Location: Crop Improvement and Protection Research2017 Annual Report
1a. Objectives (from AD-416):
Conduct laboratory and field tests to provide residue data needed to establish a tolerance on a specific commodity or to support a crop group tolerance. [NP 304, C2, PS 2A3 and C3, PS 3A2].
1b. Approach (from AD-416):
Research to suppport registrations of minor use pesticides. Apply pesticides according to IR-4 protocol guidelines. Obtain performance data, phytotoxicity, yield and efficacy from treated and untreated field plots. Ship samples to laboratories for residue analyses. Protocols will be employed using appropriate Standard Operating Procedures and conducted under provisions outlined in 40CFR part 160 in accordances with EPA's Laboratory Practice Standards.
3. Progress Report:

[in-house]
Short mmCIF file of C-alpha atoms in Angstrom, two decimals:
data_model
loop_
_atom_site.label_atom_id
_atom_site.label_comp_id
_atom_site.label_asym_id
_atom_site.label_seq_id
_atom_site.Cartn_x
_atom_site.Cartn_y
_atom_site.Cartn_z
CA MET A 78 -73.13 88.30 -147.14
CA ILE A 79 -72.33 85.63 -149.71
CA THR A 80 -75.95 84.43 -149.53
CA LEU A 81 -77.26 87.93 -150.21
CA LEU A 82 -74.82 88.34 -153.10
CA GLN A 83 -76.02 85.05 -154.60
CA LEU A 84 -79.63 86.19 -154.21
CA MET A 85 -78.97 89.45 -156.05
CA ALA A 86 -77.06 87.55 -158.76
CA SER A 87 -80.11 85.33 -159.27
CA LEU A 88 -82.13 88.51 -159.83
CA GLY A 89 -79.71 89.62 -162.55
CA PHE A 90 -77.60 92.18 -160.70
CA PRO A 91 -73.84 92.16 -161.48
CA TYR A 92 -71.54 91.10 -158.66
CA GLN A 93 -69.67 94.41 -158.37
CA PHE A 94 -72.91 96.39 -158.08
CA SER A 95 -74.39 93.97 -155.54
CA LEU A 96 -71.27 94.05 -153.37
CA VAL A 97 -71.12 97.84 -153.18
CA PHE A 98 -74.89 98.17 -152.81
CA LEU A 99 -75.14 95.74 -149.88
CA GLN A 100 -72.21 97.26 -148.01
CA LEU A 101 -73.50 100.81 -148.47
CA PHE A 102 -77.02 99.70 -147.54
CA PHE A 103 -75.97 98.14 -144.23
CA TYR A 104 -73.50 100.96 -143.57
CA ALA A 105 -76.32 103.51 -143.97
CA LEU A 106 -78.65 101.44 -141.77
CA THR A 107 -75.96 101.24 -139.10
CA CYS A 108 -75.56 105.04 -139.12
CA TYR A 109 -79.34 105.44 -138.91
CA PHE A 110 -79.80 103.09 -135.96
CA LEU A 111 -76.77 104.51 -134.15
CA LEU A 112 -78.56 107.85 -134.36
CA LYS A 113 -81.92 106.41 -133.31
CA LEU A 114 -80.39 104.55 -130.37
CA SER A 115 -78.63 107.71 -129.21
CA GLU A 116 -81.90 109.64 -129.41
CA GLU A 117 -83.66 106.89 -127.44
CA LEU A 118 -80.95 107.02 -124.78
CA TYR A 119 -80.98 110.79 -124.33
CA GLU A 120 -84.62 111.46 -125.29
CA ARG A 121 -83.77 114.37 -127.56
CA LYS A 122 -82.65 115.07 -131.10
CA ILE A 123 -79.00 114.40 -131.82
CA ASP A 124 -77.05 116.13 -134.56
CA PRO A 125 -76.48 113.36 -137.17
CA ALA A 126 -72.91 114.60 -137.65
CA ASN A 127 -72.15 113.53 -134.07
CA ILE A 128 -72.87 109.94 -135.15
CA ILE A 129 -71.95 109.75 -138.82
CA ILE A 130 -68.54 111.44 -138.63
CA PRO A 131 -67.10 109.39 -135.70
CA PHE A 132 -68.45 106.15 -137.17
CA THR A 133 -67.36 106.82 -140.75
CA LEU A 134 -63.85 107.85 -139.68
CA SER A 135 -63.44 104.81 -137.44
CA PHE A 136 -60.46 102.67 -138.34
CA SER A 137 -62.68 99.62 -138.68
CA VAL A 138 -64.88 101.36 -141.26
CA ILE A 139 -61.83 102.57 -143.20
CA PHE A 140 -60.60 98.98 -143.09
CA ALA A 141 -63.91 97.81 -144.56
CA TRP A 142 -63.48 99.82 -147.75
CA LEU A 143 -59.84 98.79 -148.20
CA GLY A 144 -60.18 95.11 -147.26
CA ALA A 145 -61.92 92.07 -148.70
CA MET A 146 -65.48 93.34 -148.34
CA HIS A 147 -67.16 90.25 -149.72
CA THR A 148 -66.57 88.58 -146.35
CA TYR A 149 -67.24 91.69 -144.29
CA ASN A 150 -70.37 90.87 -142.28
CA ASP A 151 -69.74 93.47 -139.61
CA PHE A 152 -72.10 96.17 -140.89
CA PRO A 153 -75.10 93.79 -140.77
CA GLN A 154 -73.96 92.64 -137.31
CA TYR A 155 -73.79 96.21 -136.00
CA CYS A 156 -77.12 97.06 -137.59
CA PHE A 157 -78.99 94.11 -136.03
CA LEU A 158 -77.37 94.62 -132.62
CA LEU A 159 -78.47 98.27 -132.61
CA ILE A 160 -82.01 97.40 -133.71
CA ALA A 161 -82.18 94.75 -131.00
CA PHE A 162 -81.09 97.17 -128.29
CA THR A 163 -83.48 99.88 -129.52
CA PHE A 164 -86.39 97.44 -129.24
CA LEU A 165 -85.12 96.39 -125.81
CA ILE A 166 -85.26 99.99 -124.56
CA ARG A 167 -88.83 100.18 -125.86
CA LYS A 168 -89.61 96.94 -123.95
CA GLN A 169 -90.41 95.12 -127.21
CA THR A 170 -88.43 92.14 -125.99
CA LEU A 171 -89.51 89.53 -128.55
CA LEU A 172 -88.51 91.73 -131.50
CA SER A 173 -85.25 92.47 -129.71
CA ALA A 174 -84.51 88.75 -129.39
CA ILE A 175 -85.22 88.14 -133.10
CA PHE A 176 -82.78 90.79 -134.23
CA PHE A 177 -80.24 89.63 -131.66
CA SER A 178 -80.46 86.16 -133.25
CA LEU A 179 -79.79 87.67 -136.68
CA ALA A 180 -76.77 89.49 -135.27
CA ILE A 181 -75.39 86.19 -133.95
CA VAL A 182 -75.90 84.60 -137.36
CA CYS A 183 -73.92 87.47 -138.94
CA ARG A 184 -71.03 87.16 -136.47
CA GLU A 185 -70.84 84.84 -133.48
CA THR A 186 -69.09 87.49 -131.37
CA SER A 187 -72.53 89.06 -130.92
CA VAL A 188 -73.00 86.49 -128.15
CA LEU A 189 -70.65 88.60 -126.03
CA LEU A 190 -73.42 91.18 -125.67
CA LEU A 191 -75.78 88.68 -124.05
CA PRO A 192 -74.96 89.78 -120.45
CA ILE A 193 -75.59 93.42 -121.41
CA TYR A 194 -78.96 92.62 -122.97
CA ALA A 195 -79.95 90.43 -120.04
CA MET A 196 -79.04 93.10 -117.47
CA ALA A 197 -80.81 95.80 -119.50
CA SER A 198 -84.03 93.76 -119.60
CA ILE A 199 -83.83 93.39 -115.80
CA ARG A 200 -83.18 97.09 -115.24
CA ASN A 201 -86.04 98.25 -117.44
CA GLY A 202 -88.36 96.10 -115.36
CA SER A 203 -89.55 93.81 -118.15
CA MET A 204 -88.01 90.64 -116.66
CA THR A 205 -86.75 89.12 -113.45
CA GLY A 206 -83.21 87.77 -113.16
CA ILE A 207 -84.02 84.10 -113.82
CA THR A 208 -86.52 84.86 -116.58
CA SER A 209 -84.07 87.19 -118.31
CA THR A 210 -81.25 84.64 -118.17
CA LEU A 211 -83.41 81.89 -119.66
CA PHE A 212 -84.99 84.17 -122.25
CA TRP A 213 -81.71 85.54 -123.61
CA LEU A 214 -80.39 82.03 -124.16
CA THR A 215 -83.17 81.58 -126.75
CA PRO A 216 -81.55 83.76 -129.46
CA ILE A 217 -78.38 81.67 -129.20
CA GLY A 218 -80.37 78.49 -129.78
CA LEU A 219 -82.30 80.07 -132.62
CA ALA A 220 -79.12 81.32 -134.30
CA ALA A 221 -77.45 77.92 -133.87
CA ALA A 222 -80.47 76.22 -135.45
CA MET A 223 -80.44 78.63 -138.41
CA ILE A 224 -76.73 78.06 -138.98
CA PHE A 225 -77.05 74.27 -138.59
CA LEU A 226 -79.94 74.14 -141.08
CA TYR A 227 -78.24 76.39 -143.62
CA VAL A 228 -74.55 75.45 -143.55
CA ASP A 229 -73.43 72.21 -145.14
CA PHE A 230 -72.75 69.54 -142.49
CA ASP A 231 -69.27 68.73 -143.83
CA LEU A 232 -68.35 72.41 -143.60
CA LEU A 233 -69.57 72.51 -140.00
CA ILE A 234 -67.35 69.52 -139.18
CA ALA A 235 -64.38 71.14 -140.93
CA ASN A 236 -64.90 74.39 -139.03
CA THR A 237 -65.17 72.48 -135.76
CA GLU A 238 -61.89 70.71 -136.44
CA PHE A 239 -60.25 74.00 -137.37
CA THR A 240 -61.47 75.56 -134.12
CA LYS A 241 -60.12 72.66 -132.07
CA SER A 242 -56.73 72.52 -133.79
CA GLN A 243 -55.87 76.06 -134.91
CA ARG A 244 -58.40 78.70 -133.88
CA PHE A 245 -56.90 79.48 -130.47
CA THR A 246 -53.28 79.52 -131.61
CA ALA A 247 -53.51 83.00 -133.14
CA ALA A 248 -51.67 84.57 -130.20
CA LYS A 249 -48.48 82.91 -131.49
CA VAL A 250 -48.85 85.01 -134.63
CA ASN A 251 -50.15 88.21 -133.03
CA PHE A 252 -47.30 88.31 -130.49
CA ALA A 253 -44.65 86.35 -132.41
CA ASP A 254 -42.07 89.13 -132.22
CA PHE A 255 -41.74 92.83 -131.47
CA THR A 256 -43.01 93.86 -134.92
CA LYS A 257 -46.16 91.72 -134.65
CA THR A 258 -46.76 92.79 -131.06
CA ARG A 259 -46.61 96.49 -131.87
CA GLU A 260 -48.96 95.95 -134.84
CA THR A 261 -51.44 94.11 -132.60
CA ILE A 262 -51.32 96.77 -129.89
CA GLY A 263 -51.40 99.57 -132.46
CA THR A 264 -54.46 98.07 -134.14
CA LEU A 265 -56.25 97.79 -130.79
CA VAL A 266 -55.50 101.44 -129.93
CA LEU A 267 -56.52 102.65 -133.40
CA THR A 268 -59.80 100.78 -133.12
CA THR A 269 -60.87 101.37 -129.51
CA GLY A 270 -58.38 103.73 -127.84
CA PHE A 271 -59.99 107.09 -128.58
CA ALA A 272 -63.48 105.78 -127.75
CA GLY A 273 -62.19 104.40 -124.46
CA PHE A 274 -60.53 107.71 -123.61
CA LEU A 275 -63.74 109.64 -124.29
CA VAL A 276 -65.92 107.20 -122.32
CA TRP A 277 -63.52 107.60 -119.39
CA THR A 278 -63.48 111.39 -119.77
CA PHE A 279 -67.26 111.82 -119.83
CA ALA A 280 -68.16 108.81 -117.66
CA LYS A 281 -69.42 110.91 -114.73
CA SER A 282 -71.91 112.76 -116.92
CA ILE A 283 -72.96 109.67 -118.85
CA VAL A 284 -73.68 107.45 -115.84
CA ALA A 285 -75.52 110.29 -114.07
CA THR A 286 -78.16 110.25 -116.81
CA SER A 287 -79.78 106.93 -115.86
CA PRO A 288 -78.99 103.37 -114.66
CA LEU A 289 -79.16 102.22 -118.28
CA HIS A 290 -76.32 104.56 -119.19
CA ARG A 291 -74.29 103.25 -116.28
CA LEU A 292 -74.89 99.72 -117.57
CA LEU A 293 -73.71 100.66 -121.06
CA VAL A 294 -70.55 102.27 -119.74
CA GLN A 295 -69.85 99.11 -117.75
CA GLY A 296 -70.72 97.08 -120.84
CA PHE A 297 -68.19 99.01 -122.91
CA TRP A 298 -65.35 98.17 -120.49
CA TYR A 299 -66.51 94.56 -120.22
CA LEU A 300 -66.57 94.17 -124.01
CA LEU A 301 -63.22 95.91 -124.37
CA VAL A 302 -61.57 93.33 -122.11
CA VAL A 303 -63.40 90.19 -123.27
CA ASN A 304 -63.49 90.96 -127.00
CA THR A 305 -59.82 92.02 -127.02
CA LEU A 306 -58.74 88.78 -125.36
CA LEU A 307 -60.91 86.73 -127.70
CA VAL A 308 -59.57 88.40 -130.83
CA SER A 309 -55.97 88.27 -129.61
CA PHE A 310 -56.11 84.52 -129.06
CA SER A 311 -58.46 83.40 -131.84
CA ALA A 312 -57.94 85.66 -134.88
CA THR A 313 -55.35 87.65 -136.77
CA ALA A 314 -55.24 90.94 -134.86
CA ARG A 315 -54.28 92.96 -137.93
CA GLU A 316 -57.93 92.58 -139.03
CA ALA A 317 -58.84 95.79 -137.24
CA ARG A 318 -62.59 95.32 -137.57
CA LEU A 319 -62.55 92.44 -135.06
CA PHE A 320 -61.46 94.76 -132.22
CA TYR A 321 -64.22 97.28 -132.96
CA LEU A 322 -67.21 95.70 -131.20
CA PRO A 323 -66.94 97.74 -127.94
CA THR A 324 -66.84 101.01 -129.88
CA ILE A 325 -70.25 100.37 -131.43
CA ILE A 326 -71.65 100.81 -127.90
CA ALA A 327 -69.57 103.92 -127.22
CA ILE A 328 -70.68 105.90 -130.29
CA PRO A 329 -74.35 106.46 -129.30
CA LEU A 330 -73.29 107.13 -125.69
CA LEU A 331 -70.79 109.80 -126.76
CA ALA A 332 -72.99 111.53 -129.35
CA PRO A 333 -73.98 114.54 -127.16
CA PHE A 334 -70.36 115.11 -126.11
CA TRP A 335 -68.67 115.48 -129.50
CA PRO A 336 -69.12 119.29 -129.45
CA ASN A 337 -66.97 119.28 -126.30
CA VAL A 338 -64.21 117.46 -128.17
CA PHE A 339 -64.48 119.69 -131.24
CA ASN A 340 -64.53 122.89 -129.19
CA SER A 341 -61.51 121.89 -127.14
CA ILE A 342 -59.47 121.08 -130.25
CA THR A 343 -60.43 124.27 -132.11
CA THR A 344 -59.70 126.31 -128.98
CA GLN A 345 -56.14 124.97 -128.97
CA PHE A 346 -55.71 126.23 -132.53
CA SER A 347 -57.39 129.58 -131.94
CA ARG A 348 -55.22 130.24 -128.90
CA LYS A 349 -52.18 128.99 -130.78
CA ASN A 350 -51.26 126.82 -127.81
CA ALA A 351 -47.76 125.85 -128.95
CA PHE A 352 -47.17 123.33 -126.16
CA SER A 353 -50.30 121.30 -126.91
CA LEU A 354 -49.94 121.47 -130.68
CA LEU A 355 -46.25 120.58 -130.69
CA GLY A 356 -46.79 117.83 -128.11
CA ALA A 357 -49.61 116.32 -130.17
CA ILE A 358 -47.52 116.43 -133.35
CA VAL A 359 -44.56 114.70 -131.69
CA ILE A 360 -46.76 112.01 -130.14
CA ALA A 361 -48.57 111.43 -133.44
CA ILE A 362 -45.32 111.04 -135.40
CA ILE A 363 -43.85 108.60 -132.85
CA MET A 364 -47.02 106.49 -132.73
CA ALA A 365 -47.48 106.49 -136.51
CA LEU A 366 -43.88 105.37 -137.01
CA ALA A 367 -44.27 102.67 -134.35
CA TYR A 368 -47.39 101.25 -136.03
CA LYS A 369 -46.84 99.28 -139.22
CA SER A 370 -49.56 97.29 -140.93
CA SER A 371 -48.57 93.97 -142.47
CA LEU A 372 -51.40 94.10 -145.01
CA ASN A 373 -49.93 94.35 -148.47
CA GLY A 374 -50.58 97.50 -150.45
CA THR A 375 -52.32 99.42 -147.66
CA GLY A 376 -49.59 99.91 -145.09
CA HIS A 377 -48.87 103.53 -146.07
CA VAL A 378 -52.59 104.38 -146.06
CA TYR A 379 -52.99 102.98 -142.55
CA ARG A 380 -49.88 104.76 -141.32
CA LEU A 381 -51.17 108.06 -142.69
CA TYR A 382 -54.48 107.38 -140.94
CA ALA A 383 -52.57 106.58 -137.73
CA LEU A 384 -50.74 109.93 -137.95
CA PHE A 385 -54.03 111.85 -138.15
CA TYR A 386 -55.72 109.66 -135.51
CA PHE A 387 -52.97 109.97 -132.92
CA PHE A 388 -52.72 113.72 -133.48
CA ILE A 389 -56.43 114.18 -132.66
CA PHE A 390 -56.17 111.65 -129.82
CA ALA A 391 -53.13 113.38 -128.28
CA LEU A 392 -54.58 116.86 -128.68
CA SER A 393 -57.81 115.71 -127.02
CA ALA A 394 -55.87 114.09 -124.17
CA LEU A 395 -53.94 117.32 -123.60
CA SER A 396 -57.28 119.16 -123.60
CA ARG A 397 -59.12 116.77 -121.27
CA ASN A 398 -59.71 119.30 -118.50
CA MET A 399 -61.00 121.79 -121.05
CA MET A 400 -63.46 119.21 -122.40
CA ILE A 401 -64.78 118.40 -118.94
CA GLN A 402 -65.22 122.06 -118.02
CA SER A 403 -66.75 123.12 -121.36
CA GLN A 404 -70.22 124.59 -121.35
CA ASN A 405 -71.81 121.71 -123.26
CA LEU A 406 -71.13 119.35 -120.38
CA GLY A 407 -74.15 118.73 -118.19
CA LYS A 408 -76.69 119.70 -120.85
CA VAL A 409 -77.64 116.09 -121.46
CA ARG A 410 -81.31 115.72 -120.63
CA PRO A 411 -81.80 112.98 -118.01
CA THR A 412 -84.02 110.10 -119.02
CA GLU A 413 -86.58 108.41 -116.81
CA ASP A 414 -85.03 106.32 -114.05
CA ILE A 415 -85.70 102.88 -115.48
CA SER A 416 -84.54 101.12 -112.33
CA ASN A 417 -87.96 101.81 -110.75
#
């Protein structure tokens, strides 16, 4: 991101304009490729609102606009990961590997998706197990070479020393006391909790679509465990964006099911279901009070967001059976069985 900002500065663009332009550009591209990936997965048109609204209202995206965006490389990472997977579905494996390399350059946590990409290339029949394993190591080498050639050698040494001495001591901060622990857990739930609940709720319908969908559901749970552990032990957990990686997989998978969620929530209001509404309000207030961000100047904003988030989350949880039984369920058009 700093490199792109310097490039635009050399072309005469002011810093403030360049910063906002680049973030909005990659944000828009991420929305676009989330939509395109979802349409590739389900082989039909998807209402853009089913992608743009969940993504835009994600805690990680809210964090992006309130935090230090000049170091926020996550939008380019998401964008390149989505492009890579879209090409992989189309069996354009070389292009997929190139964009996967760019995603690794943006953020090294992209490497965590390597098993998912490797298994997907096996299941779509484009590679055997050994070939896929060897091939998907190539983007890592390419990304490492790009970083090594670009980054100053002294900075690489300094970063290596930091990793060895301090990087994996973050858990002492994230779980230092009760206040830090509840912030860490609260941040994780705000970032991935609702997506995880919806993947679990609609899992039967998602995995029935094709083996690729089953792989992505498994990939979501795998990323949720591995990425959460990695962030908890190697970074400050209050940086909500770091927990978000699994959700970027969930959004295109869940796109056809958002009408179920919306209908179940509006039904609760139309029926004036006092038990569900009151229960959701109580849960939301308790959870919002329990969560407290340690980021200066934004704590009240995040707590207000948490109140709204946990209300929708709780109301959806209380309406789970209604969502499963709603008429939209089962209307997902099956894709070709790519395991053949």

Interregional Research Project #4 (IR-4) field trials are being conducted on 17 projects according to approved protocols developed by IR-4 Project Headquarters. Following local good agricultural practices for crop production, field testing is in progress on cool season vegetables, herbs and prickly pear cactus. A variety of pesticides are being evaluated in the field on these minor crops. Commercially acceptable minor crops are being grown and sprayed according to the protocols with various test substances using small plot sprayers that simulate commercial application equipment. Crops are frequently monitored for phytotoxicity from application treatments and timing of sprays. Residue samples are collected at harvest and frozen until shipment to a designated analytical laboratory for residue analysis. This season, four field trials are being conducted with the herbicide Caparol on spinach, broccoli and cabbage as a plant-back study. A plant-back restriction on an herbicide label limits how soon a rotational crop can be planted following registered crop use on a labeled crop. These rotational crops, spinach, broccoli and cabbage, will be planted at both 60- and 90-days after Caparol is sprayed at the registered label rate on a cilantro crop. The goal is to shorten the plant-back interval for these rotational crops listed on the Caparol label and provide crop safety data to the manufacturer. Leaf and head lettuce are susceptible to lettuce drop disease caused by fungus Sclerotinia minor and Sclerotinia sclerotiorum. Four trials are ongoing with the fungicide mandestrobin, applied as two foliar directed sprays at emergence and 10 days after thinning. One of these four trials will be a decline study, designed to evaluate the residue levels over time, when the crop is harvested 7- and 3-days prior to the projected harvest date, followed by sampling 3- and 7-days after the target harvest date. Two fungicide trials are being conducted on parsley for fresh and dried samples. Growers need additional fungicides to adequately control Septoria leaf spot, caused by the fungus Septoria petroselni. Difenoconazole fungicide will be applied twice, with a 14-day interval between sprays, and a pre-harvest interval (PHI) of 14-days. One of these two trials will be a decline study on the fresh sample, collecting the first sample on the same day as the second spray. Additional samples will be collected 3-, 7-, 14- and 21-days later. An insecticide trial is planned on green bunching onions using ISM-555, an unregistered insecticide with the U.S. Environmental Protection Agency (EPA), for control of thrips insects. Three applications of this insecticide will be made at 7-day intervals, with a 7-day PHI for harvest. The fungicide ethaboxam is used for the control of two fungal diseases, downy mildew caused by the fungus Peromospora parasitica and Pythium, on mustard greens and cabbage. The crops will receive two applications of this fungicide at 7-day intervals with a 2-day PHI for harvest. In the fall, four insecticide field trials are planned on prickly pear cactus with a local commercial grower. They will use the material flonicamid for control of cochineal scale insects. Wind-blown cochineal infestations, when left uncontrolled, can destroy cactus orchards, resulting in huge financial losses for growers. With only one insecticide currently registered on cactus (Carbaryl) and another insecticide pending label approval with the EPA (Sivanto), additional insecticides from different chemistry classes are needed to provide economic control of these insect pests. The prickly pear cactus trial plants will be sprayed three times, at 7-day intervals and a 1-day PHI, with both the pads and fruit harvested for residue analysis. The Salinas field site will manage approximately 20 to 25 field residue trials on minor use crops each year over the next five years. The facility will provide treated and untreated samples to the IR-4 laboratories for residue analysis, while continuing to produce quality scientific data in order to meet EPA's Good Laboratory Practice requirements for the IR-4 Program. The same milestones will be utilized over the five year period.